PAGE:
Michigan Attorney General Bill Schuette and Department of Human Services Director Maura Corrigan announced today that the Attorney General's  Criminal Division has charged a million-dollar lottery winner with two felony counts of welfare fraud after investigation revealed she failed to report her winnings, as well as her employment, as required by State law governing public assistance programs. The charges resulted from an investigation by the Michigan Department of Human Services, Office of Inspector General.

Schuette said "it's simply common sense that million dollar lottery winners forfeit their right to public assistance. We will continue to work with local, state and federal authorities to uphold state laws intended to ensure wise stewardship of taxpayer dollars."

Corrigan added "the hard work done by our Office of Inspector General has helped make the difference in this case. That commitment to investigation and uncovering the truth, combined with the new law recently enacted by the legislature and signed by the Governor, will make it easier to ensure that outrages involving instant millionaires on public assistance don't happen in the future."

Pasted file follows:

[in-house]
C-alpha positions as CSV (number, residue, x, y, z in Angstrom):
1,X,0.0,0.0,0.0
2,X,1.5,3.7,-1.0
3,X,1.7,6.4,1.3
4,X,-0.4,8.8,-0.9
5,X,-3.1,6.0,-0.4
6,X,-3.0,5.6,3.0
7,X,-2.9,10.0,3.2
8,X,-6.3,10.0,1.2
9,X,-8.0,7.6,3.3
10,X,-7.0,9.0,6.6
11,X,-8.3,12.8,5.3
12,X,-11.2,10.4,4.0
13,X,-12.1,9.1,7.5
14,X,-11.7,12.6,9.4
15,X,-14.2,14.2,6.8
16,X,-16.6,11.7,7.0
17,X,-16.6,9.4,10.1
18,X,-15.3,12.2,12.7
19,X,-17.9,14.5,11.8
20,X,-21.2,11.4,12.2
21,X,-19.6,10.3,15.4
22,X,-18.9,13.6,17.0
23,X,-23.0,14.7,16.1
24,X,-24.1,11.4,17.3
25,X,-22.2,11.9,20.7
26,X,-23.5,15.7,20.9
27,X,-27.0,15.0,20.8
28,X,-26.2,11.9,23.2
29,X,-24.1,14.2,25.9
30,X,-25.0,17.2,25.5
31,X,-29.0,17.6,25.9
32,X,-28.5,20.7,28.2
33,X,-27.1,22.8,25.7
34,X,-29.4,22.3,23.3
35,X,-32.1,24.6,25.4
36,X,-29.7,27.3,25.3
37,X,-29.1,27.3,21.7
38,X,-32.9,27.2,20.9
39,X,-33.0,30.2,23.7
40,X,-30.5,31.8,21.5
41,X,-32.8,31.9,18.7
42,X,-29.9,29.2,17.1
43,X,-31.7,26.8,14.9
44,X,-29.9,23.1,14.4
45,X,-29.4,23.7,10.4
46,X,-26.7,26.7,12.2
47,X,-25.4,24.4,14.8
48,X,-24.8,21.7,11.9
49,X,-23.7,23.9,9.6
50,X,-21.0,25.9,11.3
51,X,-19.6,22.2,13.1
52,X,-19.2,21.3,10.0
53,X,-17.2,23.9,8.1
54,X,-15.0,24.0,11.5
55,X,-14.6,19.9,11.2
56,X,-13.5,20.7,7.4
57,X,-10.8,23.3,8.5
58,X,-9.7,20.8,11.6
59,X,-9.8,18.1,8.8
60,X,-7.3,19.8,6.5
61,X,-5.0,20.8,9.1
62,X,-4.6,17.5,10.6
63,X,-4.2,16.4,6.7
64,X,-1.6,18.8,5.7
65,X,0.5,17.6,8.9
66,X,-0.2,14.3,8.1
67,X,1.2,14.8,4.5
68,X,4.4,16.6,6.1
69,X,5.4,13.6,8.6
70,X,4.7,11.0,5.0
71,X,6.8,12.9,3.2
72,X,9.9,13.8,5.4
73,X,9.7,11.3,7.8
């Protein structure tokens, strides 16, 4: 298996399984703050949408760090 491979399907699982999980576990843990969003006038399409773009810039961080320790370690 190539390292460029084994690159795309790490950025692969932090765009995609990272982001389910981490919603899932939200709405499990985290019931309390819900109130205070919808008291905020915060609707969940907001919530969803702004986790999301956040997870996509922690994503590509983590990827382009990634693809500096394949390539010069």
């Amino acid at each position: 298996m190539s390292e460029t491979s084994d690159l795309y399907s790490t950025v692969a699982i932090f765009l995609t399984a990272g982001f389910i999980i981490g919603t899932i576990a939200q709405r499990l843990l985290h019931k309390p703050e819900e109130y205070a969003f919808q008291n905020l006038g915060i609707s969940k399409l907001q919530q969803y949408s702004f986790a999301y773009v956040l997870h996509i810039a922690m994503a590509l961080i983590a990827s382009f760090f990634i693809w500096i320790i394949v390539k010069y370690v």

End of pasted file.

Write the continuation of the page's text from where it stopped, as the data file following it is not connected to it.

Amanda Clayton, 25, of Lincoln Park, received assistance from August 2010 through March 2012. The investigation by the DHS, Office of Inspector General revealed that Clayton was employed from June 2011 through October 2011. It's alleged that income from Clayton's employment during that time period was never reported to DHS officials as required by State law. Additionally, on September 12, 2011, Clayton won $1 million in the "Make Me Rich!" game show sponsored by the Michigan Lottery. It is also alleged she failed to report the lottery winnings as income. As a result, from August 2011 through March 2012, Clayton allegedly collected just under $5,500 in food and medical assistance benefits for which she would have otherwise been ineligible.

UPDATE: Clayton was arraigned at 11 a.m. today in Lincoln Park's 25th District Court on two charges - Welfare Fraud and Failure To Inform - a 4-year felony. Chief Judge Michael Ciungan set her bond at $10,000 or 10%. She is next due in court for a preliminary exam on May 1st.



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